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Leo@fergusrules.comLeoCover.GIF (35736 bytes)

          by Arne Tangherlini
                       With an Afterword by Pagan Kennedy

The New York Public Library
BEST OF 1999

The American Library Association

Best Fiction Title of the Year
The Firecracker Alternative
Book Award

Leonora (Leo) is an Italian/Asian/American teen-ager with a rotten attitude and a genius I.Q. Thrown out of twelve schools and fluent in as many languages, she's sent to live with her grandmother in the Philippines, where she spends all her time in a computer environment called Apeiron - a parasitic virtual reality program which drove its mad creator to dive headlong into a gorge. Only in Apeiron can Leo shed the awkward body of an adolescent girl and emerge in the persona of Fergus, the warrior; only in Apeiron can she hobnob with Socrates and John Lennon. But one day the only boy she's ever liked disappears, and Leo, in a quest to rescue him, finds herself lured into the program's computer generated hell. A post-modern tilt at Alice in Wonderland, a computer-age Huckleberry Finn, leo@fergusrules.com is above all the story of a young woman's search for the lost world of her ancestors in a society in which technology has replaced community.

       "Leo @ fergusrulesrules.com is a fantastical coming of age story about a brainy, racially mixed teenage girl…who spends much of her spare time in her bedroom, jacked into a cyber wonderland called Apeiron. This computer-generated 3-D world is a timeless landscape, home to a historical line-up of digitally re-created dignitaries, such as Confucius, Julius Caesar and Napoleon… She also encounters relatives and ancestors, including her great aunt, who as a young woman survives being shot by American soldiers in the Philippine American War. Other dangers include pterodactyls with giant Barbie-doll bodies that dump guano and screech, 'Nike, Guess, Benetton, Levi's! Tommy, Tommy, Tommy-boy!" and a child-steamrollering Zamboni that is operated by gnomelike people and has a control room guarded by a three-headed dog. Needless to say, Leo is a trip…a 21st century homage to the works of Argentine poet and author Jorge Luis Borges and to other classics, such as Alice in Wonderland, The Odyssey and Dante's Inferno."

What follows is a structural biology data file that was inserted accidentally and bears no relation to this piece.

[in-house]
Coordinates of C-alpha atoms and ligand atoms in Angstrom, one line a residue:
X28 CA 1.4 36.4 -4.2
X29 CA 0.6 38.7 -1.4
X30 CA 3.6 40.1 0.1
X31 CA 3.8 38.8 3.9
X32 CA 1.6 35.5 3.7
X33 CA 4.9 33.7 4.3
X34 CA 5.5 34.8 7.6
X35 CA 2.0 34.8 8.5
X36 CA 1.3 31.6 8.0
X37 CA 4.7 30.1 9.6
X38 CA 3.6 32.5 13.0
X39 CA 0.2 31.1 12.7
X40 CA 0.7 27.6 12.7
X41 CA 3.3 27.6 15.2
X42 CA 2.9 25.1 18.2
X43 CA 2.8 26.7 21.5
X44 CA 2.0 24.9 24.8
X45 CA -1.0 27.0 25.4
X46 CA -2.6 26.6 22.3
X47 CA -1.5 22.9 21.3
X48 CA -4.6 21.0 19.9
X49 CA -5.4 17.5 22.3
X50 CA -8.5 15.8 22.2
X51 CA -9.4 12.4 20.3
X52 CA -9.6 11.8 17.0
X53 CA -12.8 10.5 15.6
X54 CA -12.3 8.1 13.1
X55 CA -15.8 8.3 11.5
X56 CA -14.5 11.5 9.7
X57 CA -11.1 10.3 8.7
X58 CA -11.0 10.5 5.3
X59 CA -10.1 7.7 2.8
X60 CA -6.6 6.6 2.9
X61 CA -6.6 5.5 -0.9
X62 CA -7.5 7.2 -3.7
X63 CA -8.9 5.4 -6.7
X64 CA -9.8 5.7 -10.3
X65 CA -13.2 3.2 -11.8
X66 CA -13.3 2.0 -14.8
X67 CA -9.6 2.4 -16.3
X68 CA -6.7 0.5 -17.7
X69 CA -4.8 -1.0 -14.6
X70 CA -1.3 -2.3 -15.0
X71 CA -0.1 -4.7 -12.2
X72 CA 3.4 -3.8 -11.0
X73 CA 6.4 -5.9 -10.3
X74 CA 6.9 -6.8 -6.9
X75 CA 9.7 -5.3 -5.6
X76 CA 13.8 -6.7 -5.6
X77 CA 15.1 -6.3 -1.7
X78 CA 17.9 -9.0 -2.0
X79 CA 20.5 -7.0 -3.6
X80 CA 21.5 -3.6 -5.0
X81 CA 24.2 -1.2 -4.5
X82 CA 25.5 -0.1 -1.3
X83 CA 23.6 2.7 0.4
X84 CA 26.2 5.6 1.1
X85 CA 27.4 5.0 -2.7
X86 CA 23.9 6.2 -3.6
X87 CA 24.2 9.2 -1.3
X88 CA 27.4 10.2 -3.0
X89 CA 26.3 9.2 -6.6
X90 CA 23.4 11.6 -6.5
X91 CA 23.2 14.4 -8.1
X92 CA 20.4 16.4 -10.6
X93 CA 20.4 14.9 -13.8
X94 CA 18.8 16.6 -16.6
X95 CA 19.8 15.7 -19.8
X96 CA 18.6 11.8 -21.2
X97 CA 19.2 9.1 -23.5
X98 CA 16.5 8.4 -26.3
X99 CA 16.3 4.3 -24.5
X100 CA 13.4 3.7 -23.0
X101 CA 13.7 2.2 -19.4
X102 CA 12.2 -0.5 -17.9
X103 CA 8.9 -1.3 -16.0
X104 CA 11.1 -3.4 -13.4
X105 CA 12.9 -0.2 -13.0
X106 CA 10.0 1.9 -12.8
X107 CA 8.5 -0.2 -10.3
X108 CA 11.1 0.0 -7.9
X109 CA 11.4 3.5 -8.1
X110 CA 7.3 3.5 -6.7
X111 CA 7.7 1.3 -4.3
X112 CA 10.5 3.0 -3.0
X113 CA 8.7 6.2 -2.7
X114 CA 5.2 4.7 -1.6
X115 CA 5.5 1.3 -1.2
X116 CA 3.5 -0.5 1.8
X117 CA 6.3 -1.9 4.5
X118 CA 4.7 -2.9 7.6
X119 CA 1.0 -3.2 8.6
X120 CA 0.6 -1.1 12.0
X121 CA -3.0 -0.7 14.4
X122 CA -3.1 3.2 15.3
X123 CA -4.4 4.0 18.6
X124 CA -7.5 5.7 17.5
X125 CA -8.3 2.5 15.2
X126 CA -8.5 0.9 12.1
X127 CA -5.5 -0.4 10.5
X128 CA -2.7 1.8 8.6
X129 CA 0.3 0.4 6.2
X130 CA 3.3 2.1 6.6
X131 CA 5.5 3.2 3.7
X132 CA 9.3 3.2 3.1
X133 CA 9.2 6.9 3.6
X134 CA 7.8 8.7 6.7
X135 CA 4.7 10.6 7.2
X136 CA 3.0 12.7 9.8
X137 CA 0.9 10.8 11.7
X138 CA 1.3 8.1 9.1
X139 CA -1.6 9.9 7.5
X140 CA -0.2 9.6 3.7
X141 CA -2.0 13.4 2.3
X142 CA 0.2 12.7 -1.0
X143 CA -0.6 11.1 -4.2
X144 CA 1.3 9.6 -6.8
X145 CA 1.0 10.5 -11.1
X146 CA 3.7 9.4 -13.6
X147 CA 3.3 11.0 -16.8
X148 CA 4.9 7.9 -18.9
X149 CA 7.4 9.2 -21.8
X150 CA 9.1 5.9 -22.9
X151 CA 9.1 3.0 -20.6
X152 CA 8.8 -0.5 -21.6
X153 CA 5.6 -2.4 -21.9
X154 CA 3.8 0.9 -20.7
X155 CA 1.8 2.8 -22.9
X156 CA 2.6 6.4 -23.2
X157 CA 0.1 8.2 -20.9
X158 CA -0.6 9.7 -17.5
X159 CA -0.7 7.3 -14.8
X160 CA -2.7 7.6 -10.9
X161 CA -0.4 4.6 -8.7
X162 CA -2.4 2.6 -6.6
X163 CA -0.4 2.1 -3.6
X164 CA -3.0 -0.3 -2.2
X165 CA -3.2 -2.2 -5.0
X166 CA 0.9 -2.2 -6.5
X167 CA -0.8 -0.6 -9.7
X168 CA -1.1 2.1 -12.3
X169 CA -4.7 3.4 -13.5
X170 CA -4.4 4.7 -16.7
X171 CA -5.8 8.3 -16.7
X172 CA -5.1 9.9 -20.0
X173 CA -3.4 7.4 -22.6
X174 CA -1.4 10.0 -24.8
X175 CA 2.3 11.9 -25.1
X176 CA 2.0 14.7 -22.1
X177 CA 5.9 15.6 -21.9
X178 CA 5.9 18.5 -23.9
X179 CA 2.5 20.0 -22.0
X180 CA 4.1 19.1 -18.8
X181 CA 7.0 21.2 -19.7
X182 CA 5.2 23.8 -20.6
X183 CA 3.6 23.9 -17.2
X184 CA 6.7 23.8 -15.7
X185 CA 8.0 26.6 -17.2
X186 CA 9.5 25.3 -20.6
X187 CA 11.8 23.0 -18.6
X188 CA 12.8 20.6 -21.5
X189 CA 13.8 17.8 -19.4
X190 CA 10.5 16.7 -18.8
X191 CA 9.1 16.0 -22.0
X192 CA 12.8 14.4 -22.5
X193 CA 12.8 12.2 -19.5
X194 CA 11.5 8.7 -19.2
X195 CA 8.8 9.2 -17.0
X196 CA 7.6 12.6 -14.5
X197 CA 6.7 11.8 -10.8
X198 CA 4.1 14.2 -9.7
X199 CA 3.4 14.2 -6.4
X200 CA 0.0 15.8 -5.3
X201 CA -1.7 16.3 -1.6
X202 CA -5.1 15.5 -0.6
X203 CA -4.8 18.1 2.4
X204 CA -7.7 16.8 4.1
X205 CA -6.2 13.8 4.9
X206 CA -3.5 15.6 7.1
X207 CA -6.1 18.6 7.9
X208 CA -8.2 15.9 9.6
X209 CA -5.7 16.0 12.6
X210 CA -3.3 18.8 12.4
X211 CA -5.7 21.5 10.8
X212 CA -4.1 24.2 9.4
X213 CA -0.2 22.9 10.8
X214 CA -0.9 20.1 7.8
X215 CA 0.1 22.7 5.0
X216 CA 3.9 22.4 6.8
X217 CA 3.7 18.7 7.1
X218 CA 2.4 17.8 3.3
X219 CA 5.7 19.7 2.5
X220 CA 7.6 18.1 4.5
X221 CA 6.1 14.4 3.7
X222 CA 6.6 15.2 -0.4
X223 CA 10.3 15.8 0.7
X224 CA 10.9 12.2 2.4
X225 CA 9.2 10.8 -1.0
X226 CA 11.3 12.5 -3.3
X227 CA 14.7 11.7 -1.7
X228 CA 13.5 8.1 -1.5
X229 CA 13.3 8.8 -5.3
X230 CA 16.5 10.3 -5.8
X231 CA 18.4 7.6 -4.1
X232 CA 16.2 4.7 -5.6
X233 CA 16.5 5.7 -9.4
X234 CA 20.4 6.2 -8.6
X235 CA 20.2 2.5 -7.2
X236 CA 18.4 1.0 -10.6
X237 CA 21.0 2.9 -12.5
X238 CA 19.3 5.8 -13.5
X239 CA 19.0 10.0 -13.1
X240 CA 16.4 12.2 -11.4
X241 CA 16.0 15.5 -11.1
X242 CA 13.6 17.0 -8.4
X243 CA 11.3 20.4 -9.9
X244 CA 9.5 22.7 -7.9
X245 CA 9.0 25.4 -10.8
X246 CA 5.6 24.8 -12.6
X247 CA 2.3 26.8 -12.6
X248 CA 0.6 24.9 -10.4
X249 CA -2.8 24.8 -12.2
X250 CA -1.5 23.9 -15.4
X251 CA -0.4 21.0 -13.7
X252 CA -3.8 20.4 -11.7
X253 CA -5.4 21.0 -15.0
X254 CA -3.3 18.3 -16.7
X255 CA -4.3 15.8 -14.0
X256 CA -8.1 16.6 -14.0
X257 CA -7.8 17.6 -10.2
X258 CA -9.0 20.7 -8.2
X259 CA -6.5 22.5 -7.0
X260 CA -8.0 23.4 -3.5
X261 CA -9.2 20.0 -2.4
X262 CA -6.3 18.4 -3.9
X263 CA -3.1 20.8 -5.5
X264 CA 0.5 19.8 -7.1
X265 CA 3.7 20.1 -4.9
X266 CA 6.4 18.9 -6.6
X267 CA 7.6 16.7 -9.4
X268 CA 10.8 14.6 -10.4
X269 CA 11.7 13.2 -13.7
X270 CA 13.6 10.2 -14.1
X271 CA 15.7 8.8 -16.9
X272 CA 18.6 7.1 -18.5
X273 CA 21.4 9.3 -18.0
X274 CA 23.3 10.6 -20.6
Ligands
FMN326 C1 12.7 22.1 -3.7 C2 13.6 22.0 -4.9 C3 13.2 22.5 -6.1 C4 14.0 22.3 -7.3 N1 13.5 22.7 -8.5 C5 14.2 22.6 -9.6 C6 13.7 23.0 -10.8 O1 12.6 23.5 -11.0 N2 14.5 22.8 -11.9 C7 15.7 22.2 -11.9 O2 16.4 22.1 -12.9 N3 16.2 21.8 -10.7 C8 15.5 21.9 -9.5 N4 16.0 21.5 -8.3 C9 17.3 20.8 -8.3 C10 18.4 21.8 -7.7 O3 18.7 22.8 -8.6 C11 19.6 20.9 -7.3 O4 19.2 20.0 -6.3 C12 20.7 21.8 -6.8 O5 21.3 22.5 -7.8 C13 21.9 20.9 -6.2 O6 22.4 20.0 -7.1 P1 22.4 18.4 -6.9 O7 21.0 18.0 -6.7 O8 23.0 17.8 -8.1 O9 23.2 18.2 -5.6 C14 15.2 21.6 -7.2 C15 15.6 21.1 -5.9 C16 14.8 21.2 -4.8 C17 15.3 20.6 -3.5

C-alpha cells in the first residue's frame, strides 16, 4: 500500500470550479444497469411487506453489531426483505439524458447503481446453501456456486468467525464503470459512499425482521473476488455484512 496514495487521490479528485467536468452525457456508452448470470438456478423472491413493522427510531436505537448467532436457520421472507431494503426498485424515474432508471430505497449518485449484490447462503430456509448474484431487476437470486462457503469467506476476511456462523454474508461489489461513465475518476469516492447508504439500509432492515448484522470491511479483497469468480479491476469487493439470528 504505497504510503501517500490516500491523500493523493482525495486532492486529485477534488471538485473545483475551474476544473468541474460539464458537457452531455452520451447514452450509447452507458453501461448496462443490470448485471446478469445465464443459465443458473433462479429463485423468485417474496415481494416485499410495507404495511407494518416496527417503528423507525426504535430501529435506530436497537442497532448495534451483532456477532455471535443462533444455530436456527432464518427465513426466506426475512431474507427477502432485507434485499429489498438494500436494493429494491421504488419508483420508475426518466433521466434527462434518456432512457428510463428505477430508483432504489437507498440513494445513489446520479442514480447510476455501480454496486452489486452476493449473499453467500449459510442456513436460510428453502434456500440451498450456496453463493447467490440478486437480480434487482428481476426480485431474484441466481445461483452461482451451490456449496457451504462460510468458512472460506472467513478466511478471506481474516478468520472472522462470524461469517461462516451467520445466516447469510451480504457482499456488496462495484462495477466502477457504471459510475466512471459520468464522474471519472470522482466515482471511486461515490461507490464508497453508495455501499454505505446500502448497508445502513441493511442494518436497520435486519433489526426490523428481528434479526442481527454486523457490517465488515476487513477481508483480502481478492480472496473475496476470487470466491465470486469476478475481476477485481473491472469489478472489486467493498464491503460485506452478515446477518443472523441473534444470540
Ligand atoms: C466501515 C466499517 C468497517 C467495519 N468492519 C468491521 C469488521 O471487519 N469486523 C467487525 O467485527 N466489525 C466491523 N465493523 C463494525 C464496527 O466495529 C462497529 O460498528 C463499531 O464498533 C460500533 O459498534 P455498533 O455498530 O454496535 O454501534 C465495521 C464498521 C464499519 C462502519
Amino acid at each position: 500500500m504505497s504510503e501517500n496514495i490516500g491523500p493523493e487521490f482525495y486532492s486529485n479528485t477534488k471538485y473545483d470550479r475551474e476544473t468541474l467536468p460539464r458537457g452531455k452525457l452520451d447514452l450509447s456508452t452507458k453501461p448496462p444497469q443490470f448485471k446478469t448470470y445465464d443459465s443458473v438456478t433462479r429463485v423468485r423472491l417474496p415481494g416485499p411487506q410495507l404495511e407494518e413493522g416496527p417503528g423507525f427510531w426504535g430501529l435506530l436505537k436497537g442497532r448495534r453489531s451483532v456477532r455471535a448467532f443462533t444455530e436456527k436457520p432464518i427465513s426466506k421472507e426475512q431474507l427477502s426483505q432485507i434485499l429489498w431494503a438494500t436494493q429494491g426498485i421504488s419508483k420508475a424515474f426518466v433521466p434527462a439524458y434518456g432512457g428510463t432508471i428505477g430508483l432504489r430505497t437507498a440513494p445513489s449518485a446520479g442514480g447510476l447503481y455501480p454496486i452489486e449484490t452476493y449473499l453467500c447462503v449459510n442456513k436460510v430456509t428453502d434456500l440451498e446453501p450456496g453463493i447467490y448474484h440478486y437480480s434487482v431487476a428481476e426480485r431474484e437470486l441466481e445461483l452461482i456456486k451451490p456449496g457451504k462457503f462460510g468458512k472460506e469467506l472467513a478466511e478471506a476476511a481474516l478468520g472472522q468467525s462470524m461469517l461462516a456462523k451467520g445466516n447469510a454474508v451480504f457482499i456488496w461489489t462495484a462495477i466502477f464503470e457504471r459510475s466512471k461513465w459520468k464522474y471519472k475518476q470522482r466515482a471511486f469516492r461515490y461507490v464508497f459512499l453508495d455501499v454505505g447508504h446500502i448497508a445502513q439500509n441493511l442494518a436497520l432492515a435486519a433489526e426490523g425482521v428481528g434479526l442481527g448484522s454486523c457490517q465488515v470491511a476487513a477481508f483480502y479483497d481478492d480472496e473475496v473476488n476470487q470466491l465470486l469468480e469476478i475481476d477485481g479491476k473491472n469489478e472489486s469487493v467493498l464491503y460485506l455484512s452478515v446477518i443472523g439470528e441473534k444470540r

USA Today

 "Tangherlini succeeds wonderfully with his postmodern coming-of-age story. leo@fergusrules.com pays enormous tribute to Dante's Inferno, but Tangherlini has created his own unique and sophisticated masterpiece."

                              - Library Journal

"Remarkably inventive. In a posthumous first novel, Arne Tangherlini reveals a playful intellect worthy of Umberto Eco and Lewis Carroll. leo@fergusrules.com will probably be compared to another first - and last - novel, John Kennedy Toole's Confederacy of the Dunces... but leo@fergusrules.com is more fun...A literary construct, a fiction within a fiction inspired by Jorge Luis Borges...a pleasure."

                              - Book Magazine

"Alice in Cyberland! With uncommon energy and sophistication, Arne Tangherlini's LEO deploys a fantastical vehicle to speak movingly of its young heroine's difficult coming of age. A brilliant and engaging first novel."

                               - John Barth

"I wasn't in store for such a good book. If ever a writer's reputation can be established just with one published work, this one's it. In a nutshell it's one helluva novel: vibrant, vital, energetic, polished, quick, funny, rich, imaginative, sad and powerful and original. It's also something most first novels aren't: deeply intelligent, eminently readable, highly exotic, and practically flawless."

                                - Stephen Dixon

"Leo@fergusrules.com reminds me of the novels I loved as a kid, Narnia, Alice, Phantom Tollbooth - books that are secret gardens, with pages that whisper of other worlds. And yet, because of its literary allusions (Borges, Eco, Dante et. al.) and challenging ideas, it definitely belongs in the adult section. The narrator, a hormone-addled teen girl, dons a virtual-reality visor and goes off on a heroic journey that would make Joseph Campbell's head spin. On the way, she encounters mythological beasts from her Philippine grandmother's stories, a gaggle of mall rats, and a Zamboni ice-cleaner that's a portal to another dimension. Leo@fergusrules.com is a bit like a virtual-reality visor itself - disorienting, new, and utterly diverting.

                                - Pagan Kennedy

"An engagingly suggestive, and sometimes entrancing exploration of what it means to grow up today amidst technological changes that become, finally, instruments of psychological turmoil and growth."

                                 - Robert Coles

Arne Tangherlini received his A.B. in History and Literature from Harvard and his M.A. from the Writing Seminars at Johns Hopkins University. He was a teacher for many years both in the Philippines and the United States and the co-author of Smart Kids: How Academic Talents are Nurtured and Developed in America.

Also available as a Rocket e-book
ISBN 0-9654578-0-X

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$14.95 Paperback Original
ISBN: 0-9654578-7-7
216 Pages / 5 x 7 3/4

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